The only way to control the money supply under a true gold standard would be for the government to hoard gold and then dispense it out at varying rates to "control" the supply. But think through what would happen if a government attempted to do such a thing. If the government started buying up a bunch of gold in order to hoard it, that would simultaneously decrease the supply of gold and increase its demand (i.e. governmental demand counts as real demand in the physical gold market) sending the value of gold through the roof. This would be deflationary in the economy, the only fix for which is for the government to sell its store of gold thus increasing the money supply and decreasing demand thereby dramatically lowering the value of gold. In other words, if there is a real gold standard in place, the government only stymies its own goals by attempting to hoard gold. The more they hoard, the more its worth and the bigger the desire to spend it becomes and the smaller the reason to hoard it becomes.
Gold regulates its own value!
This is so because the only real way to alter the gold supply is to dig more of it out of the ground, which is really hard to do and isn't going to be done for free and is usually done at great expense and risk of loss. In other words, those who dig it out of the ground EARN it.
And that is really the key issue, the issue of having earned what you own and getting justly compensated for that which you produce. Loaning out money is a vital activity for any economy. It is in fact what grows an economy. But one should not be permitted to charge interest for money that didn't exist before the loan was signed. Interest is called "interest" for a reason. A banker in a just economy takes an interest in what you intend to do with the borrowed money because he is taking a risk of loss by lending it to you. The money you pay in excess of the principle is his compensation for having accepted that risk. It is his interest (i.e. his potential gain) in the transaction. Otherwise, he would very rarely, if ever have any reason to make a loan to anyone. But there is no risk involved, or at least the risk is very nearly eliminated where one is loaning out money that didn't exist prior to the borrower signing the paper work. What then is the lender being compensated for, filling out the paper work and accepting your monthly payments? And if the lender only has to have 10 cents in deposits for ever dollar he loans, his charging of 5% interest yields him a bonanza in profits on the money that was actually at risk. If someone mortgages a house for $100,000 and pay $900/month for 30 years, the banks put $224,000 in its pocket over the life of the loan while having only put $10,000 of it own money at risk! Talk about usury!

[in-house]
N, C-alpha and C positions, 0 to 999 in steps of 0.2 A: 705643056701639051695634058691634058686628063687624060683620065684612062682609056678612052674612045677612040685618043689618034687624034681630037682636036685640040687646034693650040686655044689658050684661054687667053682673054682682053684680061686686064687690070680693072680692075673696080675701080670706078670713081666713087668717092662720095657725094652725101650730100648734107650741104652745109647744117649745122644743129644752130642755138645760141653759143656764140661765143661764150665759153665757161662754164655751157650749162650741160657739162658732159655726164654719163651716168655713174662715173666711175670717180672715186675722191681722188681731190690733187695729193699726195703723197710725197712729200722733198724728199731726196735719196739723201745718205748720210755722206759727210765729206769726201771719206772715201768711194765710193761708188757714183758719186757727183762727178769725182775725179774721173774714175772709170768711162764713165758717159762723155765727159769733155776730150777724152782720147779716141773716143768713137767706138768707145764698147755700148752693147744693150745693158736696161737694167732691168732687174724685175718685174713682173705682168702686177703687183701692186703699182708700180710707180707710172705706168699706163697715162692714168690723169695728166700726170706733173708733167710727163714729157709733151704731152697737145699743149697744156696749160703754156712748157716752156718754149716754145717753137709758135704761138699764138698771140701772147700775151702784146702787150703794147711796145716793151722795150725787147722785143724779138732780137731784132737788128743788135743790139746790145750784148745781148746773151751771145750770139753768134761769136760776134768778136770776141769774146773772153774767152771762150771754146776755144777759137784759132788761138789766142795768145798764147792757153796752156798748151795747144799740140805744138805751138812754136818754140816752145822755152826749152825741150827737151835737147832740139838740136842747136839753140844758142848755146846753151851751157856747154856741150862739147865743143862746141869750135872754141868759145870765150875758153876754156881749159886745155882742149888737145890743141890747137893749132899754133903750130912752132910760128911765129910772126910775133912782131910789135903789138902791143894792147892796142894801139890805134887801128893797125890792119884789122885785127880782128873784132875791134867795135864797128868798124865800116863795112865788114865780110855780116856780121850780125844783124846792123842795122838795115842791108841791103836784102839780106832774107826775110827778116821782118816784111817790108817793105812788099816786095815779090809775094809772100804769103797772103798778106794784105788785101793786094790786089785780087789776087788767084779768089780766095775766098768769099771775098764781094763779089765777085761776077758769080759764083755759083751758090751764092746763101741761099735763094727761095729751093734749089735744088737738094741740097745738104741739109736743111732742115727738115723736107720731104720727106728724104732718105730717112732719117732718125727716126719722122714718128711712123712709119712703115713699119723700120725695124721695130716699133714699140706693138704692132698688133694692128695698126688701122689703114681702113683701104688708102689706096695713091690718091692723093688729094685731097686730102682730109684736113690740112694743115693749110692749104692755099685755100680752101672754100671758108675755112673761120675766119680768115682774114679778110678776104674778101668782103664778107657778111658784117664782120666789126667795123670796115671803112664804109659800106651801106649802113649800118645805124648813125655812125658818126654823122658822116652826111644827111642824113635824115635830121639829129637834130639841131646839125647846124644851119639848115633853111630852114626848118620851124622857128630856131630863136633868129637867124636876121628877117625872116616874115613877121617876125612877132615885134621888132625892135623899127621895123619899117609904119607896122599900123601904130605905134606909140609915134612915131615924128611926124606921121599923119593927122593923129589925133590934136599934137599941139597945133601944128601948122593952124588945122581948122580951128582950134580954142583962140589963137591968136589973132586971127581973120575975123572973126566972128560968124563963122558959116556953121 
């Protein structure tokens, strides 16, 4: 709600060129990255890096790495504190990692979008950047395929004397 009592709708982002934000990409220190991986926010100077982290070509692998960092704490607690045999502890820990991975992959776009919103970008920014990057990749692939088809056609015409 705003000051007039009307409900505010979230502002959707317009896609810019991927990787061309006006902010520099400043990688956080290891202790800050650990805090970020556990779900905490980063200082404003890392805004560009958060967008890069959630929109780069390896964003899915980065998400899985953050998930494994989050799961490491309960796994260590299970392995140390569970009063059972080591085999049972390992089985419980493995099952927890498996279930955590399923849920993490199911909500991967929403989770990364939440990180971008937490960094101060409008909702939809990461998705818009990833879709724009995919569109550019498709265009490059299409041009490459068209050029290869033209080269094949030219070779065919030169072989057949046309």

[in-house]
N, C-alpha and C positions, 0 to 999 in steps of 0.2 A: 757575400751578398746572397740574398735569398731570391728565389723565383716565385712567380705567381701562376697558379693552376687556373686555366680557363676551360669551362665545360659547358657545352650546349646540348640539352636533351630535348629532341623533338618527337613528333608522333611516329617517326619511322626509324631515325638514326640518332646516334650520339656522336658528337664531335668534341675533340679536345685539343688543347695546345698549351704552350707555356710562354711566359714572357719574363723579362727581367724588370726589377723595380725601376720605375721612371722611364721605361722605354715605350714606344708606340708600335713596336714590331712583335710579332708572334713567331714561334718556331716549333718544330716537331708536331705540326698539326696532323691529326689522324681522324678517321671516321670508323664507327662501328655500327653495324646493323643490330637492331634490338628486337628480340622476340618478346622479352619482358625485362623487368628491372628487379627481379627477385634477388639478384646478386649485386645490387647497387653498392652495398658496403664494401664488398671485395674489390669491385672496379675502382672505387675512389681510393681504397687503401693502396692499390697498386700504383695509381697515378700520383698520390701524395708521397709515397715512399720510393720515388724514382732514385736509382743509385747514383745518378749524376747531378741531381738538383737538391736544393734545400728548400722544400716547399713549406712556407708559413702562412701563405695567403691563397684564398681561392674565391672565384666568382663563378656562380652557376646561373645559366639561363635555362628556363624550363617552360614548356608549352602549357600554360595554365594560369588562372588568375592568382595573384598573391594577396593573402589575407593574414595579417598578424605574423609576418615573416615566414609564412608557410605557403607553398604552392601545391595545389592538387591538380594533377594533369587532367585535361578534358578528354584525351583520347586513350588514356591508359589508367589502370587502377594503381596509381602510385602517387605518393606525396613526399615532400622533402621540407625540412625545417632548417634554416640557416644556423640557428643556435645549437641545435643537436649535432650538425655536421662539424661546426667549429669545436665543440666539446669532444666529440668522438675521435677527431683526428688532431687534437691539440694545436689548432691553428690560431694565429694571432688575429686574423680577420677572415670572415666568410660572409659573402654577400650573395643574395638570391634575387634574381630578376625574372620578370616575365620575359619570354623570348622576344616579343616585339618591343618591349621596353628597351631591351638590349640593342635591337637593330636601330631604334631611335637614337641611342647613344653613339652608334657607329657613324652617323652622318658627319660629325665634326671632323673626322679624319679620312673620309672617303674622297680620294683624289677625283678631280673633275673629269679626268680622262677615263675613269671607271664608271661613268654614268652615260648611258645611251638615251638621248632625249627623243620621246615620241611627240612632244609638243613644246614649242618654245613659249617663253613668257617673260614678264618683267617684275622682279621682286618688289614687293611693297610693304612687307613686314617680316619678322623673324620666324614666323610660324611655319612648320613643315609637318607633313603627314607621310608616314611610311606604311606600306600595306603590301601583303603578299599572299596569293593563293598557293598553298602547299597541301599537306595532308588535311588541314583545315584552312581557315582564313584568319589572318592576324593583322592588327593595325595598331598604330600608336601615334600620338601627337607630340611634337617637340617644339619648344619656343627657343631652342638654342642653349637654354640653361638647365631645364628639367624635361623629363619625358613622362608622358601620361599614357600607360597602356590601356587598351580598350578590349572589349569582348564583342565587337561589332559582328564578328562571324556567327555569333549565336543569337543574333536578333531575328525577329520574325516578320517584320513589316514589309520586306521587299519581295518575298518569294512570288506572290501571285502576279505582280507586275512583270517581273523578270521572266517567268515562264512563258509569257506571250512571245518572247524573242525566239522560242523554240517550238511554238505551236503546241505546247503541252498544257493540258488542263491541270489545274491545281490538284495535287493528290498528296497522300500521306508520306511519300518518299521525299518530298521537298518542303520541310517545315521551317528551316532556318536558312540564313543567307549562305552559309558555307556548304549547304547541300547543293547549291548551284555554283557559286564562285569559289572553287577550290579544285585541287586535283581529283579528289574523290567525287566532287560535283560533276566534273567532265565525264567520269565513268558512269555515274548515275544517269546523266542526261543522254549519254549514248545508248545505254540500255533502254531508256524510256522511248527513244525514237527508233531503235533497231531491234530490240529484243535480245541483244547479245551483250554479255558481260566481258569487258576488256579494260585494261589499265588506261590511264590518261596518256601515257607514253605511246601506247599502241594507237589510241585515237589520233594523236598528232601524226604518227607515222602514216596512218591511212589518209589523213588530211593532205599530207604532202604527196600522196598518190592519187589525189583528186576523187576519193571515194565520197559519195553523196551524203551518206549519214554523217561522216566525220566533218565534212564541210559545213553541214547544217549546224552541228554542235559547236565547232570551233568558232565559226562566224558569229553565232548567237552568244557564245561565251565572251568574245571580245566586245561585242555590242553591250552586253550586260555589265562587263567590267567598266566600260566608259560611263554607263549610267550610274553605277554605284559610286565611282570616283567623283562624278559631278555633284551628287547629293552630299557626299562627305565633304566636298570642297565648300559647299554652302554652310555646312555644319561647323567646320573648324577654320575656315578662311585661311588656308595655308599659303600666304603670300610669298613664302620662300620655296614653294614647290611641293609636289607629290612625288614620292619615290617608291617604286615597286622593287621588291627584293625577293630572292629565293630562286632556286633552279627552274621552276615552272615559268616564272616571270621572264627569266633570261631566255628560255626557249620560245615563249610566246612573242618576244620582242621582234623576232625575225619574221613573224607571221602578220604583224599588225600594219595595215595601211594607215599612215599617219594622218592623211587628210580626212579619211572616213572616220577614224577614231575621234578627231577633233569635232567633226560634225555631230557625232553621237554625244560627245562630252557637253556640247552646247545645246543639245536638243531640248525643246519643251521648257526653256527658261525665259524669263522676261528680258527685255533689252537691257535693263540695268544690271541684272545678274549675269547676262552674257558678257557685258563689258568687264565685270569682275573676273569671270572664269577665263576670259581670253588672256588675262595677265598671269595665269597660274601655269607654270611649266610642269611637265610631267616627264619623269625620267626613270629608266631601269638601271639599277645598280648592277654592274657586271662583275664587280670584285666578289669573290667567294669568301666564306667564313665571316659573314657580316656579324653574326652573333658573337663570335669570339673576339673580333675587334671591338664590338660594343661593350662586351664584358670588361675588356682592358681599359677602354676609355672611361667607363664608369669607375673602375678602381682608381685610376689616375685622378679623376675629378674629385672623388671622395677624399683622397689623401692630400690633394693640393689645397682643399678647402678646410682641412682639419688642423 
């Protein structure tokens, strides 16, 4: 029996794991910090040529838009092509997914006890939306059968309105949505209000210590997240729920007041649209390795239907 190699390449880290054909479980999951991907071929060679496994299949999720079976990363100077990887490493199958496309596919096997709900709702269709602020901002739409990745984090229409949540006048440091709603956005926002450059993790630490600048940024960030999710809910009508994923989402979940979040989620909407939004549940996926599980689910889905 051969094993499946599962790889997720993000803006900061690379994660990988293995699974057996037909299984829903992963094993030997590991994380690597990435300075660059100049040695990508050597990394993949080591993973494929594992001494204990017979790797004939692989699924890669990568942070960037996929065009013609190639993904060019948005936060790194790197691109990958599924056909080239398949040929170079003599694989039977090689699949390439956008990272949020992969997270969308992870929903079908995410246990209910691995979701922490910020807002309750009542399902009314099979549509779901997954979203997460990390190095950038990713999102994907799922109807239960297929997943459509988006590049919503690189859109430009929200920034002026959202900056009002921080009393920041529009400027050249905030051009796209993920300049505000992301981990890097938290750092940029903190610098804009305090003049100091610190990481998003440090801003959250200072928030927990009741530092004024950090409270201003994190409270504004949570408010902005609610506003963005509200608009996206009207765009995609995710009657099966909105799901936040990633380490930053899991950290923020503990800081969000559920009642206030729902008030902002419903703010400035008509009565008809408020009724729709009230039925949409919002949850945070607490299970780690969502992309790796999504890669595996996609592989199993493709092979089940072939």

Further, just to nail down the point that fractional banking is inflationary, the factions in fractional banking never stop. Bank A has $1,000,000 in deposits and can therefore loan out $10,000,000 to its customers. Bank A's customers deposit the money they borrowed from Bank A into Banks B, C, D, E, F and G. All of whom can now loan out a combined total of $100,000,000. So in a fractional banking system where banks are permitted to loan out 10 times their actual deposits of fiat currency, the currency supply is increased by 100 fold in only two complete iterations. Its a Ponzi scheme! Now, of course, the larger the currency supply, the longer each iteration would take to complete and as each loan it paid off the money supply does shrink but notice that it could never shrink all the way back to where it was before that first fractional loan was made. The interest paid on that made up money doesn't vanish from the currency supply like the journal entry for the principle does. It's permanently part of the economy and contributes its part in the devaluation of your work and mine.
Resting in Him,
P.S. I know a rambled on a bit with this post and I sort of repeated myself a bit here and there but I just sort of spit out onto the screen the things that have been rumbling around in my head for the last few weeks. It is my hope that whichever of us is right will be able to convince the other. God bless you!